You would be forgiven if you mistook the characters and wrestling in The Elaborate Entrance of Chad Deity for the “real” thing. The production does everything in its power to create an uncanny representation of a WWE match: a small scale wrestling ring, video / light shows, giant character entrances and audience participation cues are all used to get the crowd in the same head space as die-hard wrestling fans. It is incredibly easy to get swept up in the pure entertainment of what is on display. However, as soon as you are sold on the show’s setting, Chad Deity utilizes this immersion to deliver powerful messages on racial appropriation within the American dream.
“How does that make you feel?” has an identity problem. The story itself is promising; a narrative that approaches mature themes of mental health mixed with comedy gives the story a potential for impactful scenes punctuated by well-timed humor. This is stated in the program materials, which mention “dark subjects that often receive the most stigma surrounding them such as therapy, depression, and suicide… [and toes] the line between dark comedy filled with dramatic elements.” It is disappointing, then, to see the previously mentioned dark comedy morph quickly into shock humor which only serves to undermine any real impact of each character’s self-discovery for an ultimately fruitless show.
“‘It takes a long time to be a diva. I mean, you gotta work at it,’” Trevor explains to his friend, channeling his beloved idol Diana Ross, in a scene from Writers Theatre world-premiere Trevor the Musical. The quote is indicative of the events to come as we watch Trevor, a 13 year old boy grappling with his emerging sexuality in an intolerant environment - one which hasn’t quite recognized homosexuality, let alone found language for it that Trevor can use to better understand his feelings. And while Trevor’s feel-good story is one packed full of laughs, tears, and engaging musical numbers, the show itself still needs to do some soul-searching before it reaches diva status.
I have always hated the musical Hair. When I saw a production for the first time several years ago, my high expectations were crushed by the long-winded, richly-scored but sloppily written musical; an Across the Universe-esque collection of beautiful songs haphazardly strewn together by a messy, almost non-existant plot. I have since seen the play numerous times, ending each with the feeling of exhaustion and boredom by the show’s final number.
Pulse Theatre stages one of the most well-known works of all time, Edward Albee's Who's Afraid of Virginia Woolf. Directed by Chris Jackson, the production seeks to put a new spin on Albee's oft-told tale with its diverse casting, but it ultimately does little else to justify yet another revival of this spectacular but perhaps overly produced play.
There are certain plays and films with subject matter so intense that you may hesitate to claim that you “liked” them. When you walk out of a production of Killer Joe, for instance, with images of a saliva soaked chicken leg embedded in your brain, you don’t say that you “liked” the show--instead, you find other terms: you appreciated the play, you found it thought-provoking. But you did not, for problematic reasons, “enjoy it.”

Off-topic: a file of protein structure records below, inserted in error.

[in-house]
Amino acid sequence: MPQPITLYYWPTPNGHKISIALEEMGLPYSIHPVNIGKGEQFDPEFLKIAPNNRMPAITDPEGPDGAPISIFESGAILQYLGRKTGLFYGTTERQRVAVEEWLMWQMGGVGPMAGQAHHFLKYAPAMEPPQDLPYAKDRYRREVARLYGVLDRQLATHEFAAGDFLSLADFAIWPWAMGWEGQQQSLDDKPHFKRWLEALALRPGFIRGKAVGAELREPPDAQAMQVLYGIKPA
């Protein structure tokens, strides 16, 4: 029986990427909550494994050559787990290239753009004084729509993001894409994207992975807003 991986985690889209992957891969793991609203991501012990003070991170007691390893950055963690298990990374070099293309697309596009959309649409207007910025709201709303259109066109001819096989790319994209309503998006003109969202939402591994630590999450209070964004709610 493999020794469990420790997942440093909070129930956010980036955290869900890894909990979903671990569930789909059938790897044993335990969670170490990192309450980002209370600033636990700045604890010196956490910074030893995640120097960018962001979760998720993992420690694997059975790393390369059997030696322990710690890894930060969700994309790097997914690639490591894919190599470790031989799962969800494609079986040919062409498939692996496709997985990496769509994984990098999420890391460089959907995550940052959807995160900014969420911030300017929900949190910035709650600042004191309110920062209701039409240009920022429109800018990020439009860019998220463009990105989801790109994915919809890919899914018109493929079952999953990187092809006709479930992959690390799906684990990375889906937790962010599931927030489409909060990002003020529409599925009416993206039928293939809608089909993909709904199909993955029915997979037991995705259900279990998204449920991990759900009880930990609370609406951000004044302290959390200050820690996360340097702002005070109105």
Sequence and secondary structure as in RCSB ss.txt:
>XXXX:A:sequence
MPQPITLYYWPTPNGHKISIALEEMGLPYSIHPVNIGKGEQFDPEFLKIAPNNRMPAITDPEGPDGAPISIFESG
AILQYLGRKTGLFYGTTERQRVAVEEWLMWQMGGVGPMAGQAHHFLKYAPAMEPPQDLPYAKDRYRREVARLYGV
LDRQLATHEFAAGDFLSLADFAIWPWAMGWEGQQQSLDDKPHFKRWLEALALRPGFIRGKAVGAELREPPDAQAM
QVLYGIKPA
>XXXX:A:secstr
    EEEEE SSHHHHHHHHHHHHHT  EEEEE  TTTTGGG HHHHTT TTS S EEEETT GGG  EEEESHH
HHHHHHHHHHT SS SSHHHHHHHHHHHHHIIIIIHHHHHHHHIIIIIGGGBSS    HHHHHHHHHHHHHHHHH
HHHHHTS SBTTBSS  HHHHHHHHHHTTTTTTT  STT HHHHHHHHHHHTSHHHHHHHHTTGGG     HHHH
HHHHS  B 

The empty warehouse echoes as attendees find a seat in the bleacher seating that flanks the small kitchen stage. The ensemble cast members are already hard at work preparing the very real ingredients for the meals prepared during the show, all while polling the audience for food allergies. Despite the venue being an expansive, empty warehouse made entirely of exposed brick, the kitchen is prepped for an evening of intimate conversation, audience interaction, and poignant (if sometimes flawed) allegorical messages.
Definition Theatre returns with Branden Jacobs-Jenkins' An Octoroon, an in-your-face reworking of the 1859 melodrama by Dion Boucicault. In the play, a plantation owner falls in love with a girl who is one-eighth black. This hilarious and shocking production features one of the finest ensembles of the year.
My family loves to tell the story of my childhood obsession with barbecue ribs. It’s a short story, a silly one of stripping me down at the dinner table to spare my clothes from the massacre which can only happen as a two year old eats, but it’s one that stays with me to this day. But it’s, ultimately, a harmless story too.
Teatro Vista's LA HAVANA MADRID has enjoyed an especially exciting journey since debuting in May of this year. Following a sold-out run at Steppenwolf's 1700 Theatre, the production moved to The Miracle Center, where tickets went just as quickly. Finally, the talented ensemble has landed at The Goodman Theatre, and the production has never looked better.
The Hawk was a common name for the cold, winter wind in Chicago, possibly even predating "the Windy City." Additionally, a hawk can see up to eight times more clearly than the human eye.